In short, the XRL will extend Hong Kong's connectivity with the Mainland. It will strengthen our strategic position as the southern gateway to China. And it will expand our cross-boundary business, as well as our cultural and academic exchanges with Mainland China.

 

We hope to see the line in operation by the end of 2017. We'll know better in the next few months, following a review of the programme's construction progress.

 

More than rail, we're also expanding our road connectivity with the Mainland. Construction of the Hong Kong-Zhuhai-Macau Bridge, which includes a 30-kilometre, dual three-lane carriageway, began in December 2009. When completed, it will connect Hong Kong directly with Macau and the Special Economic Zone in Zhuhai.

 

The port city of Zhuhai is strategically located in the Western Pearl River Delta (PRD). With the completion of the Bridge, the Western PRD will fall within a reachable, three-hour commute from Hong Kong. That will enhance our position as a trade and logistics hub. It will also accelerate our economic integration with the PRD and its neighbouring provinces.

 

Flying high

As I mentioned earlier, Hong Kong's connectivity begins with our prime location - not only as the premiere gateway to China, but at the heart of Asia. And it's our international airport that makes that connectivity fly.

 

We are strategically located within five hours' flying time of half the world's population. More than 100 airlines operate about 1,100 flights every day out of Hong Kong International Airport, which serves about 180 global destinations, including more than 45 in Mainland China. And that makes us in terms of passenger throughput today as the third busiest airport in the world. Indeed, the Hong Kong International Airport, in terms of passenger throughput, as said, is the third largest and in terms of freight, the largest in the world.

 

In Hong Kong, cross-boundary coaches, as well as limousine and ferry services, further connect air passengers with southern China's Pearl River Delta. About 550 scheduled coach trips are made daily to link Hong Kong International Airport with 110 Mainland cities and towns, while our SkyPier connects with eight Pearl River Delta ports, including Guangzhou, Nansha, Macau, Shenzhen and Zhuhai.

 

It's not only the infrastructure. Service counts, too. Over the years, Hong Kong's international airport has been named the finest airport in the world more than 50 times by travellers and industry professionals. Convenient, efficient, user-friendly air services are cornerstone of our connectivity to the world.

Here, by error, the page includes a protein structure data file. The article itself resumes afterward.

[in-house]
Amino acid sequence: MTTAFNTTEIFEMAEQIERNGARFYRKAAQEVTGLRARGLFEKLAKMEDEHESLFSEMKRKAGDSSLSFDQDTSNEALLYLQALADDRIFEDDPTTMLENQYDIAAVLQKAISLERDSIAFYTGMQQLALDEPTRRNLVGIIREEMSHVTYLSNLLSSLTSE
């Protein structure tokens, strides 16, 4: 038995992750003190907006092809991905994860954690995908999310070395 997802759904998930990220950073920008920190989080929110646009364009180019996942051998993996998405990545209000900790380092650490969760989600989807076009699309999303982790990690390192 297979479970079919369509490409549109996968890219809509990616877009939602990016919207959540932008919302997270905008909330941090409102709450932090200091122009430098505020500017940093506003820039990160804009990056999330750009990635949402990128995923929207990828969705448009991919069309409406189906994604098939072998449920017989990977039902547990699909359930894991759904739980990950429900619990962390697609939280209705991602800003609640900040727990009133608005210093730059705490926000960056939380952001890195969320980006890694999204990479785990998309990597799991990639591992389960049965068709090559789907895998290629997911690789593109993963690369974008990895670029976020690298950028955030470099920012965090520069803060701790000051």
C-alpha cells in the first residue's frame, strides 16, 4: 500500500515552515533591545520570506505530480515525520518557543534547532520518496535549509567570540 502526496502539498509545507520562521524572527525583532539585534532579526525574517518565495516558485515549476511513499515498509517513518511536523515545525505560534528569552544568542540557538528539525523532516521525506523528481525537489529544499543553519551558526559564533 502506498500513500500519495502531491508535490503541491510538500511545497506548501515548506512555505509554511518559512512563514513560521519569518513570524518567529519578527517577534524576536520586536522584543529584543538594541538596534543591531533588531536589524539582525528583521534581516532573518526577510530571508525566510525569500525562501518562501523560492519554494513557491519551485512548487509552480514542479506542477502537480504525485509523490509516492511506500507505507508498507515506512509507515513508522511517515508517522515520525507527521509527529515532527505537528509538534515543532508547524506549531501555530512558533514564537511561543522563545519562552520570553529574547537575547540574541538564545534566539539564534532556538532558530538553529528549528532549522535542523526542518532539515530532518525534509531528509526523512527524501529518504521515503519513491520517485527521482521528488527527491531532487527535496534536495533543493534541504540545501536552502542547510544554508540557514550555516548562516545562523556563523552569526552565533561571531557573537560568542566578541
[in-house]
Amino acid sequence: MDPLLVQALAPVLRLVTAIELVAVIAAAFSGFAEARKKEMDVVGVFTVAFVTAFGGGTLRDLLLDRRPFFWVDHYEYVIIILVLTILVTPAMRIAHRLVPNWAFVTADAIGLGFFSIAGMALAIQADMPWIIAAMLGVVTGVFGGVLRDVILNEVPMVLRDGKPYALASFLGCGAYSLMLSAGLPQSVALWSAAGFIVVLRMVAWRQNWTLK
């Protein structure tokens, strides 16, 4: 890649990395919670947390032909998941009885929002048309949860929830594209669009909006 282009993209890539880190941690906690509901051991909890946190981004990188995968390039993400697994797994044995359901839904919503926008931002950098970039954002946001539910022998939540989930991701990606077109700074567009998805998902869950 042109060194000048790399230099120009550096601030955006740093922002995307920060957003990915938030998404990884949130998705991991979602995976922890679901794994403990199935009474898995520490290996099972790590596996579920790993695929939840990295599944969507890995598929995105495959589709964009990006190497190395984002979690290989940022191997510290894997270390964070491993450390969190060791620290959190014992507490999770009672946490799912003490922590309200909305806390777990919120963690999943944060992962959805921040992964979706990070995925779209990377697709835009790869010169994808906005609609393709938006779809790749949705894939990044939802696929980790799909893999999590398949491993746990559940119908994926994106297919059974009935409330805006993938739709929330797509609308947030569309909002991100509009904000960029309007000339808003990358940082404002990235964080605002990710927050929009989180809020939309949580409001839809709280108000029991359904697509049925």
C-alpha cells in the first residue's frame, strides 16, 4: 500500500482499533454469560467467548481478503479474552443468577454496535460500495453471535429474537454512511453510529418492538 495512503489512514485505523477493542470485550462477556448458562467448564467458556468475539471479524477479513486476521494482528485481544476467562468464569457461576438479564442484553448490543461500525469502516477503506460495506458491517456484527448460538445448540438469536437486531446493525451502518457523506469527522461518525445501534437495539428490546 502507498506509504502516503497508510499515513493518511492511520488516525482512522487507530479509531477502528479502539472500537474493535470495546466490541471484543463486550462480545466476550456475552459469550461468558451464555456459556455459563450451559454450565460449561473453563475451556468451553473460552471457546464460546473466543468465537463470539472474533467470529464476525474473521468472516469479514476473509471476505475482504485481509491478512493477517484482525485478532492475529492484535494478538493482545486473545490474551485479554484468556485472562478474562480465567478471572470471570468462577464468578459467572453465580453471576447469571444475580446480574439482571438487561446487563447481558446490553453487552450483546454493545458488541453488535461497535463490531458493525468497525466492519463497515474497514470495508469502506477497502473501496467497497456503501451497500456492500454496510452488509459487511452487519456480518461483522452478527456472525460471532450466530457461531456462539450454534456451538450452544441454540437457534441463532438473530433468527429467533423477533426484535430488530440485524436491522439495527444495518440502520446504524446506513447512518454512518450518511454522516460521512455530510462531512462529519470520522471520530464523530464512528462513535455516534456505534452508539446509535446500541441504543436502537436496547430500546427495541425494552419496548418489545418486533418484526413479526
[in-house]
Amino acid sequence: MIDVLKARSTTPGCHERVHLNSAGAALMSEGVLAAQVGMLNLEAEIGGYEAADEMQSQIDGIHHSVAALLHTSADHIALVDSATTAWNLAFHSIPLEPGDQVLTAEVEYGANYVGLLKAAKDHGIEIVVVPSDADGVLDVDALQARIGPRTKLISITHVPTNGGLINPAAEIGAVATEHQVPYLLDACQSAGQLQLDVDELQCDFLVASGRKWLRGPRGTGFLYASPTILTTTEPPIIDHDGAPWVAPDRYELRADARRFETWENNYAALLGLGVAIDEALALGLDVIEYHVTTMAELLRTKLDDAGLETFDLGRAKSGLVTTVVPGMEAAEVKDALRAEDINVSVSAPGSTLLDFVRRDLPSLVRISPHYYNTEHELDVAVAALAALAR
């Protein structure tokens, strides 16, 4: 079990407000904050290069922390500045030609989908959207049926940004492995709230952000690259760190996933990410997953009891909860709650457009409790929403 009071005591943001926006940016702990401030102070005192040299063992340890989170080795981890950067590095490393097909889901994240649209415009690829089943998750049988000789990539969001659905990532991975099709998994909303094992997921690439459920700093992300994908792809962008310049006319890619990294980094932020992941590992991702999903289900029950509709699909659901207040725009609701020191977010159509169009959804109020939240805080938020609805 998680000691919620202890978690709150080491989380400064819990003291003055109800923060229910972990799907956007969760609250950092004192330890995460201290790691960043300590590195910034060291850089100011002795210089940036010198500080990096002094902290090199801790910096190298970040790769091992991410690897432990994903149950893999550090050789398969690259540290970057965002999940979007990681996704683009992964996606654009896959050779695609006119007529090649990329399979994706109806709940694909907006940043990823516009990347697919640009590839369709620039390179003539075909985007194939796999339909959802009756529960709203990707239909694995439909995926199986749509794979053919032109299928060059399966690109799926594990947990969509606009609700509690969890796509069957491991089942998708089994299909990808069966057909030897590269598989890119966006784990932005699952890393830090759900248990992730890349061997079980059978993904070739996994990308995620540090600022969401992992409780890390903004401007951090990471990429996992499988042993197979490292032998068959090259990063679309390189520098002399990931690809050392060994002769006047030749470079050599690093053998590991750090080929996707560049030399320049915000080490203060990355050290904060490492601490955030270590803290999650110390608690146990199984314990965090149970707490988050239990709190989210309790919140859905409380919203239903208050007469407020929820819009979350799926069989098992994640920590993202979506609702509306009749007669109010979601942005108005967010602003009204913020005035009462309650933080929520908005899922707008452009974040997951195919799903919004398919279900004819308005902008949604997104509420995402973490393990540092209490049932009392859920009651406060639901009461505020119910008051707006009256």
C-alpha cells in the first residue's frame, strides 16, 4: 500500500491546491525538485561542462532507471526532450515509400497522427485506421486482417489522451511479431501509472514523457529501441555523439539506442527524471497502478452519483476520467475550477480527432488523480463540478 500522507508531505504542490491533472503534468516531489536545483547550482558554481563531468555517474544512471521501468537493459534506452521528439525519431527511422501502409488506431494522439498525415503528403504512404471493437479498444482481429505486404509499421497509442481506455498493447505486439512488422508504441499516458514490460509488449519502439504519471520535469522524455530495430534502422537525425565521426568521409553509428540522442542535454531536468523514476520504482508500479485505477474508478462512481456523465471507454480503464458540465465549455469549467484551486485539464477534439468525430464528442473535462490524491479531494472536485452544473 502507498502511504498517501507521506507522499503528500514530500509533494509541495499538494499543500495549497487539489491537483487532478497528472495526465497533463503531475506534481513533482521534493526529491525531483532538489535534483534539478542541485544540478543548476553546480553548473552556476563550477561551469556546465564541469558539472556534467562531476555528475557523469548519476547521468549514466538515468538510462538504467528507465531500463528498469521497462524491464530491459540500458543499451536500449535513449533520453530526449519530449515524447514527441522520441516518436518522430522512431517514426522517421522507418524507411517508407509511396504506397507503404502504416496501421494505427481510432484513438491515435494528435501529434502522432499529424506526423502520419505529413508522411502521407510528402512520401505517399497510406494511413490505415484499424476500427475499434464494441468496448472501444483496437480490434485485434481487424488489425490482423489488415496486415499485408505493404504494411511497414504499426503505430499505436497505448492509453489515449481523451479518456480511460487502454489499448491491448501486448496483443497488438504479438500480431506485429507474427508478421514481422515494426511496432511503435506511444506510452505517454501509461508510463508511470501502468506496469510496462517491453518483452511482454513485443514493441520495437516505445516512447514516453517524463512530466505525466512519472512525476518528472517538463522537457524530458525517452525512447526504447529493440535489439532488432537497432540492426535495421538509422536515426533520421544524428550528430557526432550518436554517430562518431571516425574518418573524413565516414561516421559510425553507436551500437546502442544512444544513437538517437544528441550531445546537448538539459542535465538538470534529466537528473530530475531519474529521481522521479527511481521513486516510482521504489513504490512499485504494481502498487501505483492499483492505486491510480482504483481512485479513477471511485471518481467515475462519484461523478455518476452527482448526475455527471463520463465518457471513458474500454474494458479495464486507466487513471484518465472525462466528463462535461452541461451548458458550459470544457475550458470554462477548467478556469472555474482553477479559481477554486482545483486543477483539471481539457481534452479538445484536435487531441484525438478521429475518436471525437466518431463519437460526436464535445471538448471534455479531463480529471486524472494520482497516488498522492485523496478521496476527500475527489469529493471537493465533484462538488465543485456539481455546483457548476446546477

Runway to boost capacity

To maintain our critical edge in air connectivity, we will add a third runway to the airport, with a target completion of 2023. The three-runway airport will have the capacity to handle some 100 million passengers and nearly 9 million tonnes of cargo a year by 2030. That will bump up our passenger capability by about one-third. It will also more than double today's cargo capacity of 4.3 million tonnes. It will, of course, enhance connectivity between the Mainland and the world by playing the transit role.

 

So Hong Kong is gearing up for future opportunities. The Guangzhou-Shenzhen-Hong Kong Express Rail Link, Hong Kong-Zhuhai-Macau Bridge and the third runway of our airport will greatly improve and expand our connectivity. Our super-connector role between the Mainland and the rest of the world will be further strengthened, creating massive opportunities for our economy and for our business partners, including our business partners in Canada.

 

I believe in the power of connectivity. I believe that the connections we're building today - via rail, by road and in the air, and more importantly between peoples of Hong Kong and Canada - will reward us all tomorrow. You are most welcome to come to Asia, come to Hong Kong, to experience what connectivity can offer. Think Asia, think Hong Kong.

 

Chief Executive CY Leung gave this remarks at a breakfast seminar co-hosted by the Hong Kong-Canada Business Association and the Toronto Region Board of Trade.


Regards,
Otmane El Rhazi
Department of Commerce
Economic Development
Text/Mobile, +44 7414 782 320